Rocheleau, D., Thomas-Slayter, B., & Wangari, E. (1996). Gender and the Environment A Feminists Political Ecology Perspective. In Feminist Political Ecology: Global Issues & Local Experience. Routledge.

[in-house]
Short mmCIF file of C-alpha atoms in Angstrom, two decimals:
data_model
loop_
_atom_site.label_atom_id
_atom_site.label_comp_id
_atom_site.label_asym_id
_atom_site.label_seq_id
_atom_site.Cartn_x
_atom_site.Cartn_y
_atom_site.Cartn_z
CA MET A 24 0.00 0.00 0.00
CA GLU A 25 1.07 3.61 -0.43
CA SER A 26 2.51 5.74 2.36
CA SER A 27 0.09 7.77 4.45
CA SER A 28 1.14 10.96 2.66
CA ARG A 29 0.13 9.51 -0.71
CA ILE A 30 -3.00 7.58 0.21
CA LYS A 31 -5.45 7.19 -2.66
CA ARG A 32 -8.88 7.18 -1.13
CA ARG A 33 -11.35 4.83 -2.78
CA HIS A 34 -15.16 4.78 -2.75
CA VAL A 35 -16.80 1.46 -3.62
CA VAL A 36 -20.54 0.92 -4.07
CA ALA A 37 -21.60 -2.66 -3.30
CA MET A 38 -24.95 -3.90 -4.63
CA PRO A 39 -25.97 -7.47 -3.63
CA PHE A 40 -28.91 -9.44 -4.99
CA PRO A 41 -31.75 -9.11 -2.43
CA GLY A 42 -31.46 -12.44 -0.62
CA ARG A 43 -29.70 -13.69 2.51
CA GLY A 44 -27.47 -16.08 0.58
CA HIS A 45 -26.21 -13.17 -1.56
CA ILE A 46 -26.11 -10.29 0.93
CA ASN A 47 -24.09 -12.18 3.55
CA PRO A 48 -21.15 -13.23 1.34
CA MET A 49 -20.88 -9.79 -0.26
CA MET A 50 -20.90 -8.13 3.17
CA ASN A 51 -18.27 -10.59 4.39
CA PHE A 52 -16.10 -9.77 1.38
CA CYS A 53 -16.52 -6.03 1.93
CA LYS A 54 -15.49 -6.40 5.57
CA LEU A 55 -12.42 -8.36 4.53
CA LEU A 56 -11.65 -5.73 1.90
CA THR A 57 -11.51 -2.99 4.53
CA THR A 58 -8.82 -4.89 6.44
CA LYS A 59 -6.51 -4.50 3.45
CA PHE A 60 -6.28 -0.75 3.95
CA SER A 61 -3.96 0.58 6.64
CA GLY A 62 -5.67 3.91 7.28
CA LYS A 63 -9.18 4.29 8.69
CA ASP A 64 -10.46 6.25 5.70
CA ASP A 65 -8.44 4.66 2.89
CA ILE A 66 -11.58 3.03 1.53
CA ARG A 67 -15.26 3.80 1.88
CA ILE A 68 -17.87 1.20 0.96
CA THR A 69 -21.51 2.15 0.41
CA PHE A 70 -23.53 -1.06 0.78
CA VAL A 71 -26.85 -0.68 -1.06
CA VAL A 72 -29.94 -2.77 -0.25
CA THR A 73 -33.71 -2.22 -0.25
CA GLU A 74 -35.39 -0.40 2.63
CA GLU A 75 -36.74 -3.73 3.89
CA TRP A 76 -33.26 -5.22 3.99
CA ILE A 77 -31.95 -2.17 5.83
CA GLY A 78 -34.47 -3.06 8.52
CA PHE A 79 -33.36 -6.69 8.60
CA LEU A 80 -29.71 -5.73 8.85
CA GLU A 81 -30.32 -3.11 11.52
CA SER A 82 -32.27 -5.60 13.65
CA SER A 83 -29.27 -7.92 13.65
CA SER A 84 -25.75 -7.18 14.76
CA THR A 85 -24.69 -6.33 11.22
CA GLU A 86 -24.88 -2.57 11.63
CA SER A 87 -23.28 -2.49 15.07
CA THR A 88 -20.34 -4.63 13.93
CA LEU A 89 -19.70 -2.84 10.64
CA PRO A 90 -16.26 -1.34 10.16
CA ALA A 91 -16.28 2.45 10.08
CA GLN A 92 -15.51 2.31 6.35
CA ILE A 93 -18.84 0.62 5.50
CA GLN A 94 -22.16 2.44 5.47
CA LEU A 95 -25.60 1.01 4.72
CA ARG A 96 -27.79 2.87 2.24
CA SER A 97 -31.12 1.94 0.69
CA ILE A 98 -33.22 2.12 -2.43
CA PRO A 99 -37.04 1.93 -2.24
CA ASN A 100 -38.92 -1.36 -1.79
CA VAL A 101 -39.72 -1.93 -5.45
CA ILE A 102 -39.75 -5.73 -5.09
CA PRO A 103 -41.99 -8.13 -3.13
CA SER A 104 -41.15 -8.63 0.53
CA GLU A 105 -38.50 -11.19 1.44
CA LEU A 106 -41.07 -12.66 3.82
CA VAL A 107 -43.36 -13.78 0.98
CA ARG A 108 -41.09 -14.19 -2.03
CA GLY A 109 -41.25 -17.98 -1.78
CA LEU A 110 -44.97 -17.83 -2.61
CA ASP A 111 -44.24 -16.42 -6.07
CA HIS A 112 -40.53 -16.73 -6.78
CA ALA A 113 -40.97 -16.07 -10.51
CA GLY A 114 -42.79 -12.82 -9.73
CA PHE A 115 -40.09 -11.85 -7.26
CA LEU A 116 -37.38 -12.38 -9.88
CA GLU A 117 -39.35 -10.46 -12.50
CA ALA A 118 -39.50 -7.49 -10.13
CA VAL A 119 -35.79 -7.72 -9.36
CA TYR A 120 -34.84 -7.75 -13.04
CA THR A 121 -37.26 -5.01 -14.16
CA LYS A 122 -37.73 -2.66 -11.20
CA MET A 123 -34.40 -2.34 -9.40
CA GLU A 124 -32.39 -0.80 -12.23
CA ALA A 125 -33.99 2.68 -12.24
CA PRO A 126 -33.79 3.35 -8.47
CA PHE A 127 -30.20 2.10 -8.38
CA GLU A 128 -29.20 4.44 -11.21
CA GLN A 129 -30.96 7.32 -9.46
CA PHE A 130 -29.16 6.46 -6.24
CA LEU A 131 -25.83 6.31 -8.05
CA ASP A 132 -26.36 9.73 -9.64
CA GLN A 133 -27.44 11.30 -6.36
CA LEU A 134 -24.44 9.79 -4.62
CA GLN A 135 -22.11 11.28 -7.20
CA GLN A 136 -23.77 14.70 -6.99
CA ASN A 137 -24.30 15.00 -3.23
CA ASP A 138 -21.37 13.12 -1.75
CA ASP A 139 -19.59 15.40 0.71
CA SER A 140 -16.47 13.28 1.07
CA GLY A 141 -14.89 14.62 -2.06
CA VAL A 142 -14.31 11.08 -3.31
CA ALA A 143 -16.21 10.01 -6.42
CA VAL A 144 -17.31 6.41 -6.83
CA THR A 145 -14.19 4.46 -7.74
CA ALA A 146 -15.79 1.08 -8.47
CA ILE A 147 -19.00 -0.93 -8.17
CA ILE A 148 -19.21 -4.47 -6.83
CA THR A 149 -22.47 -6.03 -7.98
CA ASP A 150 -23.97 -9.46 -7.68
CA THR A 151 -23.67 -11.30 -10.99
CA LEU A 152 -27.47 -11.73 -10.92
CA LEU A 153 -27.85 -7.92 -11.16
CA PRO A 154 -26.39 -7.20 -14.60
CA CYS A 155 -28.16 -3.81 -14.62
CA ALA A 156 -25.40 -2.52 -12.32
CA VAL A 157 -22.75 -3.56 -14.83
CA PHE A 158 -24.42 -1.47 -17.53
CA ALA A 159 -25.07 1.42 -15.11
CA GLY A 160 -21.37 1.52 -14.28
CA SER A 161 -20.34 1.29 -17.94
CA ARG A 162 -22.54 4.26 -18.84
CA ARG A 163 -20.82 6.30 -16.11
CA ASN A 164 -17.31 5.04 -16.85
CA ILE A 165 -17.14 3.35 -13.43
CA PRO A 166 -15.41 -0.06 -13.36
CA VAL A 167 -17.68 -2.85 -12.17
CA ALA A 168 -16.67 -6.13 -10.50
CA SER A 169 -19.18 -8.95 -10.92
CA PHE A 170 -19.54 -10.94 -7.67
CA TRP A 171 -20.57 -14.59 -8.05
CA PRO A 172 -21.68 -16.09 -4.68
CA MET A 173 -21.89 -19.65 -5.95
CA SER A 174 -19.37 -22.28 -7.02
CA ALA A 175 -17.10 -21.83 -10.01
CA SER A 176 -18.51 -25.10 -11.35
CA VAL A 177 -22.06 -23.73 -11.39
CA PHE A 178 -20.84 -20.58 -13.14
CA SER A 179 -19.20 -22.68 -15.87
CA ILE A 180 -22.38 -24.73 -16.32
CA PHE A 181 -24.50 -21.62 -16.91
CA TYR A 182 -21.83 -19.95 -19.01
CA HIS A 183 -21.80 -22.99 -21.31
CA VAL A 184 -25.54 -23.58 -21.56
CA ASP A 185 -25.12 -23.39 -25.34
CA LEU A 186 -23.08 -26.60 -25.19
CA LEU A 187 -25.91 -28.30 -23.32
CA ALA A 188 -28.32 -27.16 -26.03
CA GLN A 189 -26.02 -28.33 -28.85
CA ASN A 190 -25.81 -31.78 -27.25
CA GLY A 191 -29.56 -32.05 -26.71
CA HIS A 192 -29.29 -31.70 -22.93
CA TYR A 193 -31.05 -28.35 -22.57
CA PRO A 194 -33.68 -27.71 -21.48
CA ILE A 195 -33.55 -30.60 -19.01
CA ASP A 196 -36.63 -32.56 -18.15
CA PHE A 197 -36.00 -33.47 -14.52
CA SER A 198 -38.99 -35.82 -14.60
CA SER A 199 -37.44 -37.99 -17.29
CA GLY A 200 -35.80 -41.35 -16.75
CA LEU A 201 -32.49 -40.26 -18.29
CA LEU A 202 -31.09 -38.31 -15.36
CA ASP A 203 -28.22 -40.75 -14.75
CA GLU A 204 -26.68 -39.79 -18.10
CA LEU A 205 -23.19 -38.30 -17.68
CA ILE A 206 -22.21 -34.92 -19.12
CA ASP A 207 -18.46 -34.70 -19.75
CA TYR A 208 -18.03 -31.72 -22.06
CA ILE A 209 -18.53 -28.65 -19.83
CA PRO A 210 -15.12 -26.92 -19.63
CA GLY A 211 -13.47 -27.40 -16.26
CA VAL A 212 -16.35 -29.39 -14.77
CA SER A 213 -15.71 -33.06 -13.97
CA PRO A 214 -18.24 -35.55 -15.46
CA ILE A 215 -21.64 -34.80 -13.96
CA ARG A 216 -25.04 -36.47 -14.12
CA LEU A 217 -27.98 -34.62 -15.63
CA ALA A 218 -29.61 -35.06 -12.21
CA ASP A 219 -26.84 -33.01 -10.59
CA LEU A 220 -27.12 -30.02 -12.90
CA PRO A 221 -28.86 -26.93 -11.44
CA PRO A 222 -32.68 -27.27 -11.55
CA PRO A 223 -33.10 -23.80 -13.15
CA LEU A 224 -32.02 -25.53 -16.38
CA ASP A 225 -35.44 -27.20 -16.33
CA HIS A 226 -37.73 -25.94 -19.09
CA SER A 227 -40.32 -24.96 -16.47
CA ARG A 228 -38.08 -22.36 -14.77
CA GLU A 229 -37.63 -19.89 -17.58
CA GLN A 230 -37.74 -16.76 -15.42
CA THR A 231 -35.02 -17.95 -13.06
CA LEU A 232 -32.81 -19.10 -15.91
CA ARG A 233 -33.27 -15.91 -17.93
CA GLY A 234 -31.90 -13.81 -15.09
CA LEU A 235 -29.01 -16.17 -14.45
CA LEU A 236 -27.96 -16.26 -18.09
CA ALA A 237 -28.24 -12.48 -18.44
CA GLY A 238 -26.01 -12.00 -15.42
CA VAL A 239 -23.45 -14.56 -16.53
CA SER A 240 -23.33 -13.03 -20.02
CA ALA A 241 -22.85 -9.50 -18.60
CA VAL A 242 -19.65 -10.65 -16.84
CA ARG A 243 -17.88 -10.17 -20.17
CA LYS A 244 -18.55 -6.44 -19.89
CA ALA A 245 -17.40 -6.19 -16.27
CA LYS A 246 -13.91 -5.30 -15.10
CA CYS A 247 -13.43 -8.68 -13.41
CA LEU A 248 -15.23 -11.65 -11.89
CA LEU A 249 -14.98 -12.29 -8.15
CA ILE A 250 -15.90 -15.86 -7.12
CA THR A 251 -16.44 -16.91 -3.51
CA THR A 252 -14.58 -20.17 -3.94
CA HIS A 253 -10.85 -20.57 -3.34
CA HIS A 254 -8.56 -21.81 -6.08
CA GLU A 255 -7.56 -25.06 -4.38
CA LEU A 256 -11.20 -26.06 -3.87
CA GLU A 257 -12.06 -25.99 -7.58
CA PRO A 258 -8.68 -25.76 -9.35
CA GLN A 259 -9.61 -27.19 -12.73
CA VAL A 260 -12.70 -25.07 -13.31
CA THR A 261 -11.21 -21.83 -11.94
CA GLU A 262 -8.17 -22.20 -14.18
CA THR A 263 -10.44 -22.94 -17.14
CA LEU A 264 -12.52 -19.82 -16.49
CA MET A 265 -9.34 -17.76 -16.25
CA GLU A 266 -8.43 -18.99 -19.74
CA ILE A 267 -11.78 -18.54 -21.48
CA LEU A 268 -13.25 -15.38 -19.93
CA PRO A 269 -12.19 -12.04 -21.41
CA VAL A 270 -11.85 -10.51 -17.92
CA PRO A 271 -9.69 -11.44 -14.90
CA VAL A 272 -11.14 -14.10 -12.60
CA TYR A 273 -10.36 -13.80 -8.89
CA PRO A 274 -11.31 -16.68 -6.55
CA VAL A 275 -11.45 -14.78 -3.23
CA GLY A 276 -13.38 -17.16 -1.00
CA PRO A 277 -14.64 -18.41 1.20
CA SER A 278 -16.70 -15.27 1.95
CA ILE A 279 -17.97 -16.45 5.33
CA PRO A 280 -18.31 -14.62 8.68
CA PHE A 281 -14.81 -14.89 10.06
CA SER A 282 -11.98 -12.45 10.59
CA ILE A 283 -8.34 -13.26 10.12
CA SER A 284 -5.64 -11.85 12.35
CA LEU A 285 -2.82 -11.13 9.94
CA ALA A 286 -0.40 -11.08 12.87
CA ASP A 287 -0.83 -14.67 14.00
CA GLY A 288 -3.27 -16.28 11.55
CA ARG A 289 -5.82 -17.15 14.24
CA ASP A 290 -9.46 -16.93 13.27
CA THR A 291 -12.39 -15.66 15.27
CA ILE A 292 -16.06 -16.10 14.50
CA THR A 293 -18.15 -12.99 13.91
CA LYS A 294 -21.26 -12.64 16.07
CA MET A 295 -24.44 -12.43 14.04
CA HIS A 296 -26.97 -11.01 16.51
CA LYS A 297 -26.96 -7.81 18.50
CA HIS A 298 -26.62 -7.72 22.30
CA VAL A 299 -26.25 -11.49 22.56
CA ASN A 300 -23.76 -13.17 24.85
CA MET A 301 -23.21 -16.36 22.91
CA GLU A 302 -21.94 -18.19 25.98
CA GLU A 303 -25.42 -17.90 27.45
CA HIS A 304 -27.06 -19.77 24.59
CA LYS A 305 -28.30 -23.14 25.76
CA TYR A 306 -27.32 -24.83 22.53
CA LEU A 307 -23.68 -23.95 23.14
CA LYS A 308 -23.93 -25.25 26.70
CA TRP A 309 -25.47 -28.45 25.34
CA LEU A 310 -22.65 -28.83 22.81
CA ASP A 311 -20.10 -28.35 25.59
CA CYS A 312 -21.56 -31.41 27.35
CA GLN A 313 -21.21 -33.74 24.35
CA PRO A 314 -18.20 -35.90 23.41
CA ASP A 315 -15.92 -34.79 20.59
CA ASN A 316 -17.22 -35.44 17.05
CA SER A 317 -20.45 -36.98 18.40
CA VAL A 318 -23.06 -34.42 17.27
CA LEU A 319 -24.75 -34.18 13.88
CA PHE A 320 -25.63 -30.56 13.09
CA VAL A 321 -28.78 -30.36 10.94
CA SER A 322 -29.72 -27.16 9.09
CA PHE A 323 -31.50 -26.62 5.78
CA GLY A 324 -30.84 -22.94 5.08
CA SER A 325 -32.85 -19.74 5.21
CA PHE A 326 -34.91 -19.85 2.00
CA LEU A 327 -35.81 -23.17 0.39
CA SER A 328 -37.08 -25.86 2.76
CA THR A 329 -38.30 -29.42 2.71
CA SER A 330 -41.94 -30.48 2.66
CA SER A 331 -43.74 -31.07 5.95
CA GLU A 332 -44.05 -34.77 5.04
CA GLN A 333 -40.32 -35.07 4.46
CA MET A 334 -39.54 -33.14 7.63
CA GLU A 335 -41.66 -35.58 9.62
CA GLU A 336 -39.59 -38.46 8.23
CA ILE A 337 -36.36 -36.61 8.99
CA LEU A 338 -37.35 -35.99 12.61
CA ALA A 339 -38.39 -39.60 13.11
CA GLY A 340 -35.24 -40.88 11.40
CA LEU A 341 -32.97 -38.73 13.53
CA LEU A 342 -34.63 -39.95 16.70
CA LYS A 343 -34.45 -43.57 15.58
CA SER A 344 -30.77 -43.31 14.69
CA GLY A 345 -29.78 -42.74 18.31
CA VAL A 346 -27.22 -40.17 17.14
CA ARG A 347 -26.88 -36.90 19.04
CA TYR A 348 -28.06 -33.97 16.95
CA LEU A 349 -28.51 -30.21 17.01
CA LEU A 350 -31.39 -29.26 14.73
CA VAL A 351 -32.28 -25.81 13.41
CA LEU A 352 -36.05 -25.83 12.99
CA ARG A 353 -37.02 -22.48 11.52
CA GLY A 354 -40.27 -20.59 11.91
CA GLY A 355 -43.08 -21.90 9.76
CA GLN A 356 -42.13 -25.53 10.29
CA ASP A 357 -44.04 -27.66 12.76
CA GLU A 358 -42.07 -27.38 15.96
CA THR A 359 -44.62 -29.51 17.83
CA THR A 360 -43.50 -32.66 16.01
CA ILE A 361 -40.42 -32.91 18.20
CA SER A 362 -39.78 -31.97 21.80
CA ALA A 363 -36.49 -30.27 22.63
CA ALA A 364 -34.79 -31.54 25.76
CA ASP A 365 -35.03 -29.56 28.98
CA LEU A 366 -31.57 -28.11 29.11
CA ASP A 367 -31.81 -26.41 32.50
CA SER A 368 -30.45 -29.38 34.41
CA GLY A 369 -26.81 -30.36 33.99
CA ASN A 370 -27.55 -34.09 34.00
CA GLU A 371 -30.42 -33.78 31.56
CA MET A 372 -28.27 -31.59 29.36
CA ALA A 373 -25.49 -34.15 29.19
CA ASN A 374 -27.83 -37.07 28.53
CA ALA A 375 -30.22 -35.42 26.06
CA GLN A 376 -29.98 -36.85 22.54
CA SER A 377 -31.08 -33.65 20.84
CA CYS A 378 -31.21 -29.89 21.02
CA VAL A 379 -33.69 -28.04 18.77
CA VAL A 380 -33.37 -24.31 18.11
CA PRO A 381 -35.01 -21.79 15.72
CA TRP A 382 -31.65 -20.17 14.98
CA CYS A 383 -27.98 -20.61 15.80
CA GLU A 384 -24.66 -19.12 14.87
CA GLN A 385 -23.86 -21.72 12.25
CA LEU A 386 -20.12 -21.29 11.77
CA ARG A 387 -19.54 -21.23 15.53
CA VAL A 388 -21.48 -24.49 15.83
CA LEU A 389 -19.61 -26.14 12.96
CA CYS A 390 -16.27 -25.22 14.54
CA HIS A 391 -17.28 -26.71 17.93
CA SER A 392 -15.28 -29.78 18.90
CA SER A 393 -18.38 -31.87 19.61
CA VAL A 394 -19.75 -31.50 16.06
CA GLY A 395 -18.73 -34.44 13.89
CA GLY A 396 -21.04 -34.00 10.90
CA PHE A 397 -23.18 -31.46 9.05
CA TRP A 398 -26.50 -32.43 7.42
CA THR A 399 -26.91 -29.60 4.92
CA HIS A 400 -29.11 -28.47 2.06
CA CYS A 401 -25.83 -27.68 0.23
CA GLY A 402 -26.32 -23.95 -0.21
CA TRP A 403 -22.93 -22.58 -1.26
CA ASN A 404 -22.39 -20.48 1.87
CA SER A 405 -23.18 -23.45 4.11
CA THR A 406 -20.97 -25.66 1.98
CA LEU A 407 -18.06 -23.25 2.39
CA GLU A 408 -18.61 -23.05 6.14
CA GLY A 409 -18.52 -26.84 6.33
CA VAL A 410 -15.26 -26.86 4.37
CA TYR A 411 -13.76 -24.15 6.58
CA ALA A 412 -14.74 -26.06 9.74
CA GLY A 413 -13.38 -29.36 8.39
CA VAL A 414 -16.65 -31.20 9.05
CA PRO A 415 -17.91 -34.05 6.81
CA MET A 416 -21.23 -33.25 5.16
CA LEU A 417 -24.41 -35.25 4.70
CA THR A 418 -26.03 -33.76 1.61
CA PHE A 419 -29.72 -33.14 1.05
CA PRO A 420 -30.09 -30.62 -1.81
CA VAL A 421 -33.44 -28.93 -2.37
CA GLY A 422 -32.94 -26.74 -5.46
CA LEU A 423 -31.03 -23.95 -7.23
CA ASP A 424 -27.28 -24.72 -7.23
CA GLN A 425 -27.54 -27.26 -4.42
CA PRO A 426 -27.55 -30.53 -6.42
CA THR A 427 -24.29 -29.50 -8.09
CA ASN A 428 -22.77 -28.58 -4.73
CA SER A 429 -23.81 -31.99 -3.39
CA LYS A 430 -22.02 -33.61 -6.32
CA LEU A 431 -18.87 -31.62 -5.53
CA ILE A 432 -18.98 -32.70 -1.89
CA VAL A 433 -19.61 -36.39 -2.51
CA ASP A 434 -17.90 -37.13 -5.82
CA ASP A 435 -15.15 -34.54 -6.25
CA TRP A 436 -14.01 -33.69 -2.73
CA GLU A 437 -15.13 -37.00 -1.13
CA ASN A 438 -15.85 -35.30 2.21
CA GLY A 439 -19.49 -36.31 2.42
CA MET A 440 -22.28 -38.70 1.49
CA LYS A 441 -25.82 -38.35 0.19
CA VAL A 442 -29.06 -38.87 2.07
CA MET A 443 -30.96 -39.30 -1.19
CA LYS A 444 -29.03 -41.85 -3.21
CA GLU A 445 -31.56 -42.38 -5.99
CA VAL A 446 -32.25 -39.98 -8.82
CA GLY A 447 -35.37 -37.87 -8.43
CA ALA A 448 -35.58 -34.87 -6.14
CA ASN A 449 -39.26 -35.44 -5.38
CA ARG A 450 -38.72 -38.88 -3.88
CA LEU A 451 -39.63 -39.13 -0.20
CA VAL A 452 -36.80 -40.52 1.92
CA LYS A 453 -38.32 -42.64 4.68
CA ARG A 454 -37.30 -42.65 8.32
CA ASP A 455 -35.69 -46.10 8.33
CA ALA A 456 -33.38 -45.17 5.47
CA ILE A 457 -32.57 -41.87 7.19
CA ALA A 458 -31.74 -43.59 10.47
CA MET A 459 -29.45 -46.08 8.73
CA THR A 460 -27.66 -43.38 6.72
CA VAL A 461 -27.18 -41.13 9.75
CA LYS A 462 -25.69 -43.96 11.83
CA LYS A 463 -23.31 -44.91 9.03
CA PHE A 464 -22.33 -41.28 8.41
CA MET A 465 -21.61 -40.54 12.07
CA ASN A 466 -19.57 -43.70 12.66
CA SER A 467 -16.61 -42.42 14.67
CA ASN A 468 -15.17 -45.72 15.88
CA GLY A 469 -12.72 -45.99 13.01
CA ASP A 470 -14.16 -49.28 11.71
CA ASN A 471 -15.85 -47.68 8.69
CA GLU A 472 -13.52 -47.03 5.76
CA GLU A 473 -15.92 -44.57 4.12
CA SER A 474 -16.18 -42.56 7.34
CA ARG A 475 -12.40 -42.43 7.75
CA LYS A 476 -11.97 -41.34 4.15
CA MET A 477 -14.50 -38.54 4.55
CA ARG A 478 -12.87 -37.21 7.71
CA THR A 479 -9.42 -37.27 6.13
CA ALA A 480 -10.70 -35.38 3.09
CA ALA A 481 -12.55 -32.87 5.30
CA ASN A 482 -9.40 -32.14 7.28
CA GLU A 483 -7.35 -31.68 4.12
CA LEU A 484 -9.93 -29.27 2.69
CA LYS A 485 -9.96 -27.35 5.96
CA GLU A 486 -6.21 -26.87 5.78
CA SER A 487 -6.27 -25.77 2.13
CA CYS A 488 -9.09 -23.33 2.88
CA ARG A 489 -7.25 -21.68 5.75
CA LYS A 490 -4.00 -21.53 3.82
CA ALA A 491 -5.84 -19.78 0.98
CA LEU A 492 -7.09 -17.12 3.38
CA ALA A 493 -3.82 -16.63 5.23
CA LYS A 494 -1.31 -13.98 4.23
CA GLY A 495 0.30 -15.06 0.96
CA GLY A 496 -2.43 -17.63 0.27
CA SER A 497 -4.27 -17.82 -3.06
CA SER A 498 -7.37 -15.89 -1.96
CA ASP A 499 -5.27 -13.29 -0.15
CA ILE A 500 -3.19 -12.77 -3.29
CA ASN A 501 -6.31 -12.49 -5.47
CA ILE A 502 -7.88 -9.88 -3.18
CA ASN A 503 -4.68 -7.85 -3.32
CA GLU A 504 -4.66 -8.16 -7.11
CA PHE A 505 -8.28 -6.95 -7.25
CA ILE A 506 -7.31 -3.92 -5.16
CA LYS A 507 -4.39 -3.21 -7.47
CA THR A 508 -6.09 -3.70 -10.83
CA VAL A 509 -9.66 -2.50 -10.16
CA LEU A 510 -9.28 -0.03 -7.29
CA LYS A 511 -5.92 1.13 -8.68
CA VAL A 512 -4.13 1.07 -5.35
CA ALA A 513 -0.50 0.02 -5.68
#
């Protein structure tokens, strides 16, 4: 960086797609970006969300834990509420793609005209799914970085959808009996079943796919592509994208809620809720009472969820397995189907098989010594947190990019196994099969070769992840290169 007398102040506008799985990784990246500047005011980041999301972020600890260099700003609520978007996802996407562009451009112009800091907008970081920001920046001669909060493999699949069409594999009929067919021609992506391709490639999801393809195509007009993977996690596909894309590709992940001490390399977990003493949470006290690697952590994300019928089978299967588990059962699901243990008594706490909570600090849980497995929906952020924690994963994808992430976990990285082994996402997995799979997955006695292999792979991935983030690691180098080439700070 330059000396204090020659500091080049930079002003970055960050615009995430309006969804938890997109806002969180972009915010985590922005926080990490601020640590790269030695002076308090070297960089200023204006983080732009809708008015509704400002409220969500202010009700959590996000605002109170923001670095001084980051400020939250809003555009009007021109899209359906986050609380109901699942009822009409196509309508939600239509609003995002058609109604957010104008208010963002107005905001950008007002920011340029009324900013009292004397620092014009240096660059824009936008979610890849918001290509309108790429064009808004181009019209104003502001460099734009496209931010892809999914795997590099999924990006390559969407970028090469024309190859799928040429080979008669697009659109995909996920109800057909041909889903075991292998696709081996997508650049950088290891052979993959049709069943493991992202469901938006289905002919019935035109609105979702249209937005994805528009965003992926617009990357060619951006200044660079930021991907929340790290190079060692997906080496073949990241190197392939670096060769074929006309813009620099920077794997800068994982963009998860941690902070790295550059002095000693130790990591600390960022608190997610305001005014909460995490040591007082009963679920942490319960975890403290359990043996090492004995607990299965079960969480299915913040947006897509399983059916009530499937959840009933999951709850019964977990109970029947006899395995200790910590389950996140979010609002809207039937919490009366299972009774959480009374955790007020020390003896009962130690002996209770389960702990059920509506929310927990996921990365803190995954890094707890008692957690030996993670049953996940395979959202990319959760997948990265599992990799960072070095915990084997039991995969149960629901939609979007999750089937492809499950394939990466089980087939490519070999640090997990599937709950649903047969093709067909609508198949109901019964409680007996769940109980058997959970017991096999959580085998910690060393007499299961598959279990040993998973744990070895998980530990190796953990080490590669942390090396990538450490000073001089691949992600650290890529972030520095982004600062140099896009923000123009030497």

In “Gender and the Environment” Diane Rocheleau et. al introduces the theory of feminist political ecology. Feminist political ecology considers gender as an important variable in shaping the access and control to environmental resources. It looks at how gender interacts with other variables such as class, caste, race, culture and ethnicity to effect the ecological change. This is not a typical topic one thinks of relating to the environment but gender plays a major role in cultural norms and therefore can give insight into how members of different cultures interact with the environment based on variables such as gender, class, race ect. The authors of this article consider three themes: gendered knowledge; gendered environmental rights and responsibilities; and gendered environmental politics and grassroots activism. Feminist political ecology examines how gender, science and the environment come together both in academia and politics and everyday life and social movements. Rocheleau discusses how females have a more natural role in the environment based on historical patterns and the nurturing instincts they possess. There is other literature to support this claim, that females are closer to nature than males, such as work by anthropologist Sherry Ortner. This article provides some useful information as to why researchers should consider factors such as gender but it is lacking in examples or case studies which leaves the reader without a practical understanding of the theory. Factors such as gender, class and race are vital in managing the environment. We know that social organizations play a big role in how a community manages the environment and factors such as these are necessary to consider when implementing projects for conserving the environment.